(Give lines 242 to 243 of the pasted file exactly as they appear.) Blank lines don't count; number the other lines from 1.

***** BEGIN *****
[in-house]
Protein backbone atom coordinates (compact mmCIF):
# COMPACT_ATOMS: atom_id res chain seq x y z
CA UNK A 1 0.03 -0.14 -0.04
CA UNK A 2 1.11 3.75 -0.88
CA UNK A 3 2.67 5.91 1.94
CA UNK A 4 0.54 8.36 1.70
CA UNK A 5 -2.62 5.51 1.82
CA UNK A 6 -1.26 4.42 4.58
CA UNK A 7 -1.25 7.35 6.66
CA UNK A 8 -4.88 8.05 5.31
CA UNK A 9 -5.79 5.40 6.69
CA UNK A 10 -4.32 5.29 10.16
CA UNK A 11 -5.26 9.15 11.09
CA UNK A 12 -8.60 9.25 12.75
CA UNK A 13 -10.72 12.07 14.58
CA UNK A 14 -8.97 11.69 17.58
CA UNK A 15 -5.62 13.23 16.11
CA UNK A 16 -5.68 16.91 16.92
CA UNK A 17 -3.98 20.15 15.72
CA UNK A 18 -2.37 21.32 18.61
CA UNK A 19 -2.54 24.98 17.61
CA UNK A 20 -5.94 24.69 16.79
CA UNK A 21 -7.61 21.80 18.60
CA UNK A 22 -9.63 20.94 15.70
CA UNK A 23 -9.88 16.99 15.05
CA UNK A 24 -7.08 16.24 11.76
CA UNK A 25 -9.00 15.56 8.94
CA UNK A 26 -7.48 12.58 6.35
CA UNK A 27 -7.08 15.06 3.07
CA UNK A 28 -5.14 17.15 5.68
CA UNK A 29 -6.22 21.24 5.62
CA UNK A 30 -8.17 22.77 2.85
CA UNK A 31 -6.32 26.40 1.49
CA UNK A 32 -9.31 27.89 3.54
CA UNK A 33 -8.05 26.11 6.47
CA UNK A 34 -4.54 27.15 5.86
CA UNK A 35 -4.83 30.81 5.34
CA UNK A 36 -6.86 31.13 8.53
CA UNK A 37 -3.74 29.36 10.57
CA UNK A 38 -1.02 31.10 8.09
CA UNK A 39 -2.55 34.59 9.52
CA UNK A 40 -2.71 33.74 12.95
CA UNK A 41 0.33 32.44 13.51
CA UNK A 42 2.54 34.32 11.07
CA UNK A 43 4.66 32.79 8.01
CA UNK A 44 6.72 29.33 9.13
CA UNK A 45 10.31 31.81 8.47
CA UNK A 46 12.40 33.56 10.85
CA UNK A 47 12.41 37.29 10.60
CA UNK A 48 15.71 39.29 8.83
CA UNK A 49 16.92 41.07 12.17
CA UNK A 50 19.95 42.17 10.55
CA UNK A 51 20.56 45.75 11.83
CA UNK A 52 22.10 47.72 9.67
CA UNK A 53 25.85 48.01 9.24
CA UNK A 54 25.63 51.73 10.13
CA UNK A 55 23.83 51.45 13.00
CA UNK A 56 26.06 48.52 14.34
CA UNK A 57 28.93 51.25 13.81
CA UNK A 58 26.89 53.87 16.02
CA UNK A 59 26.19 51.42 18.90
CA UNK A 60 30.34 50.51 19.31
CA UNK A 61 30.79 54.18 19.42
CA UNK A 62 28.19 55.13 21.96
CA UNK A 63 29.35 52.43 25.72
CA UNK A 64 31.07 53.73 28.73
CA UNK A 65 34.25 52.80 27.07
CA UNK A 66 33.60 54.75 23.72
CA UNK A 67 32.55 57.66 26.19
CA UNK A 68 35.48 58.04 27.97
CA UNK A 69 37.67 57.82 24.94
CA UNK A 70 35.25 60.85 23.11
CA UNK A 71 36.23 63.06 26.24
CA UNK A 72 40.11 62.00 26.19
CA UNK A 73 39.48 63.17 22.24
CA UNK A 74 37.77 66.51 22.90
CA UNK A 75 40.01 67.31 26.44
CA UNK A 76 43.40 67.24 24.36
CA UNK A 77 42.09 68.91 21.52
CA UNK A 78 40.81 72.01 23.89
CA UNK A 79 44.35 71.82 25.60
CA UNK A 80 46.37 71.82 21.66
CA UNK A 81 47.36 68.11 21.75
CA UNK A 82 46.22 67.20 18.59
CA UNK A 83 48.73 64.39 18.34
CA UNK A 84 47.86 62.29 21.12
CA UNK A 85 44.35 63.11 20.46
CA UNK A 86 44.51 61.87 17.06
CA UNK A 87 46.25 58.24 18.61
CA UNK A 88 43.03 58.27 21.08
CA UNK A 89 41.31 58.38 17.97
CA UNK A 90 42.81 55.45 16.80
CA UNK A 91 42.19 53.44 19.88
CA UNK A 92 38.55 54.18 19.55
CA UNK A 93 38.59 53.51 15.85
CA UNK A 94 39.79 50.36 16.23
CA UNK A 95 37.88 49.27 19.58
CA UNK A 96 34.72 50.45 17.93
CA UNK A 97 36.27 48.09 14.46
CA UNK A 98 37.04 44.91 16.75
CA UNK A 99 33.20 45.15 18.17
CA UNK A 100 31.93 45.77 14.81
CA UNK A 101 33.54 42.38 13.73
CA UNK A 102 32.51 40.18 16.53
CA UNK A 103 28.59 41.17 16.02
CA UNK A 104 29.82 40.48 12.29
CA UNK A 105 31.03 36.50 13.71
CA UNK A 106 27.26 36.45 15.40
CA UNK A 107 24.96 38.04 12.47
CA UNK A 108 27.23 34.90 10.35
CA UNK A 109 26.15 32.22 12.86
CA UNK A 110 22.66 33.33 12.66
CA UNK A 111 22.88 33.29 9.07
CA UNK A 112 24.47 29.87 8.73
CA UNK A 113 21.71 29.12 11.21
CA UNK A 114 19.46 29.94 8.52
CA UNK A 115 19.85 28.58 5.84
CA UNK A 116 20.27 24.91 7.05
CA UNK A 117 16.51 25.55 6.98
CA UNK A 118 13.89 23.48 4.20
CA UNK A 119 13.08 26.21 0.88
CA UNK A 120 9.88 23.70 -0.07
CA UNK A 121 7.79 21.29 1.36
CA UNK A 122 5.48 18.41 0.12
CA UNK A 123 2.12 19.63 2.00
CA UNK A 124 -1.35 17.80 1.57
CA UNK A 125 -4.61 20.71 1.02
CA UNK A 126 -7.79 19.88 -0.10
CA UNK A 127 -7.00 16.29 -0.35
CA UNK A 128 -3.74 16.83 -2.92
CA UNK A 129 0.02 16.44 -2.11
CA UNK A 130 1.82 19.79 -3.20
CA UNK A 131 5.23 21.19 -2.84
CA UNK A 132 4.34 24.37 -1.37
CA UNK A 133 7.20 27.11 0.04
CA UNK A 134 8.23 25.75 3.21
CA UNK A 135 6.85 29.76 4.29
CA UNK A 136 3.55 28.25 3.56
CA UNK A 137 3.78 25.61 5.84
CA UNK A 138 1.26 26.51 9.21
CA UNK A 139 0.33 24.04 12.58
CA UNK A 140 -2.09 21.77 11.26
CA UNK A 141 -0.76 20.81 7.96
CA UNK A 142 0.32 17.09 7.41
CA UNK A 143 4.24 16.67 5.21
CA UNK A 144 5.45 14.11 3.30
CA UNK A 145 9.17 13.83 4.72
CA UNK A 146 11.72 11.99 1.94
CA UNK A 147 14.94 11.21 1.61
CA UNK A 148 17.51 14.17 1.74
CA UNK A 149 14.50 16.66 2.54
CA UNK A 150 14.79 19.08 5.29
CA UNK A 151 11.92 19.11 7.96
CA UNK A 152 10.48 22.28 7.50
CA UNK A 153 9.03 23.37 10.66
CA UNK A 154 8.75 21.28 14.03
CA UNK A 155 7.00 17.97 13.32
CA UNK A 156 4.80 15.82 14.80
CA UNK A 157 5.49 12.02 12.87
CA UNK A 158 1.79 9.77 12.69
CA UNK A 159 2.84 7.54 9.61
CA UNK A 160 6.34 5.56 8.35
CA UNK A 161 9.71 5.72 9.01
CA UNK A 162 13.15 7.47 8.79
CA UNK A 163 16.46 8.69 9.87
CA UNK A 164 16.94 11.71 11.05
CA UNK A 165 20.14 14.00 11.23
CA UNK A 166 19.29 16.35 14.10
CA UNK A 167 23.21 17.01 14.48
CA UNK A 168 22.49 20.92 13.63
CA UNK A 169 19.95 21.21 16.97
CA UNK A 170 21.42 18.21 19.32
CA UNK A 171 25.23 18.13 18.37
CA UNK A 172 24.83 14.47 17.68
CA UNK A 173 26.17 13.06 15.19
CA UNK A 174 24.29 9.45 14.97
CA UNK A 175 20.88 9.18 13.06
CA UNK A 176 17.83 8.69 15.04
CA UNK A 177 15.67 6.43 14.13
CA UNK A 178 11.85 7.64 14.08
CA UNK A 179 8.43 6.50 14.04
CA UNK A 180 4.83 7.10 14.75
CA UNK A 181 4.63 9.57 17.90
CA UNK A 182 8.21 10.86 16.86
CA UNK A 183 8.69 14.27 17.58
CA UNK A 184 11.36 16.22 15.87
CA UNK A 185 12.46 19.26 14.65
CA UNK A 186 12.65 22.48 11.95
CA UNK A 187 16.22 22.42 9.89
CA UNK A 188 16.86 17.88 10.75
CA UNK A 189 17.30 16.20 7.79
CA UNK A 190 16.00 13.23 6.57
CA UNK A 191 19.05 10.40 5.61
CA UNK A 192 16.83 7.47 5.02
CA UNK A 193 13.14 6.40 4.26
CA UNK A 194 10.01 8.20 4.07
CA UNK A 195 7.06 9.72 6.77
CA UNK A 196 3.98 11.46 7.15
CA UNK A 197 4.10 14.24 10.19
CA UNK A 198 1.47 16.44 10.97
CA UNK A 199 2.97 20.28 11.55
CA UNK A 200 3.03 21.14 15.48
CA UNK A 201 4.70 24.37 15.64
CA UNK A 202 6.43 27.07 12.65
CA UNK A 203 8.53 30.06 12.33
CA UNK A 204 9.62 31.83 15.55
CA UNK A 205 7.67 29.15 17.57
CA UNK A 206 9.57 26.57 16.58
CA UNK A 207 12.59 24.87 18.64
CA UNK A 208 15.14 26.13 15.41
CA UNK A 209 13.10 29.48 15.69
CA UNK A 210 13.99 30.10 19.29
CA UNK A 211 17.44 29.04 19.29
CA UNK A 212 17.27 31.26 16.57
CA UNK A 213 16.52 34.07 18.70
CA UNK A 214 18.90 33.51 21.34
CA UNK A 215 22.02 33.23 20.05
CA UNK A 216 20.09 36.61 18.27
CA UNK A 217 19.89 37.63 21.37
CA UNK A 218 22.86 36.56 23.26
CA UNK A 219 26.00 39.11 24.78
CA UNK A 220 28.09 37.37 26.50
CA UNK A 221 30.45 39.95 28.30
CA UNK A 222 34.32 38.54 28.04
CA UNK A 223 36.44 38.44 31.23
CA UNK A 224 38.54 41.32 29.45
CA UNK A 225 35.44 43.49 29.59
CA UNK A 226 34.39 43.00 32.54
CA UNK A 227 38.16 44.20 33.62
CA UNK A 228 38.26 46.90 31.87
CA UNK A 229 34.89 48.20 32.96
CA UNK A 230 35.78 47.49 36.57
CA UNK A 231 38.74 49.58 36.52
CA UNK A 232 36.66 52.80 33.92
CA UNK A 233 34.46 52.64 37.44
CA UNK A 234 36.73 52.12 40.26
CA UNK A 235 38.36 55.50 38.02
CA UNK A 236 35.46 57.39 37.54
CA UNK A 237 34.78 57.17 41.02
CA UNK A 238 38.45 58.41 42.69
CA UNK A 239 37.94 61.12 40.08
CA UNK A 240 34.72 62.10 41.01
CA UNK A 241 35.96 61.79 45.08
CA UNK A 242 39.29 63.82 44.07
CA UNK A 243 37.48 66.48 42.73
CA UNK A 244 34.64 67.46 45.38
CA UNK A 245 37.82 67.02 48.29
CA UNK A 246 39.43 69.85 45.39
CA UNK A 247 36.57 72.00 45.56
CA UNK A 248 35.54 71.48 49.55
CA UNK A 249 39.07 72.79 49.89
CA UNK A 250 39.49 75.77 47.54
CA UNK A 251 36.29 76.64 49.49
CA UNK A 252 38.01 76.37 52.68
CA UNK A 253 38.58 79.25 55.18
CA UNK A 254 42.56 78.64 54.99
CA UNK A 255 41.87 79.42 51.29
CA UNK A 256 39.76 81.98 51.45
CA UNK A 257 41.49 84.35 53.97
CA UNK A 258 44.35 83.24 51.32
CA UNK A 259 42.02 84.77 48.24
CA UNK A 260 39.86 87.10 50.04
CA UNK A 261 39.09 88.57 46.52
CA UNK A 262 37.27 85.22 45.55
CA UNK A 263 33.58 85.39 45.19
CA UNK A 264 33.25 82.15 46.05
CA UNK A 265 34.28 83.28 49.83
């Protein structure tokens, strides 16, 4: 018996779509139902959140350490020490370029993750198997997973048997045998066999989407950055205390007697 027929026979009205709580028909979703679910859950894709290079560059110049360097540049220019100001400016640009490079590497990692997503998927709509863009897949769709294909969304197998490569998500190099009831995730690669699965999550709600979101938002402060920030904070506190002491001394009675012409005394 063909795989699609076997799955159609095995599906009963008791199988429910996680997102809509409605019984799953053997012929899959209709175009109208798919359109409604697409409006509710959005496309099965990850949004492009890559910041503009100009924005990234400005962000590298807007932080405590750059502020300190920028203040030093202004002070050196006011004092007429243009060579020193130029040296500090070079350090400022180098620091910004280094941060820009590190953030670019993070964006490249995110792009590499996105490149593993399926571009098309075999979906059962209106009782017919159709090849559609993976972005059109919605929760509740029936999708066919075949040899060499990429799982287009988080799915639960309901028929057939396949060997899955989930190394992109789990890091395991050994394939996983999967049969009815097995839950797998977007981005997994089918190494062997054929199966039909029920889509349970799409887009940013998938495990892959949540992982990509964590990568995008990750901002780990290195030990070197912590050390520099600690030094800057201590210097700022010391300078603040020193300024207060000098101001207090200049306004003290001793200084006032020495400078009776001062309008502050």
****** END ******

CA UNK A 239 37.94 61.12 40.08
CA UNK A 240 34.72 62.10 41.01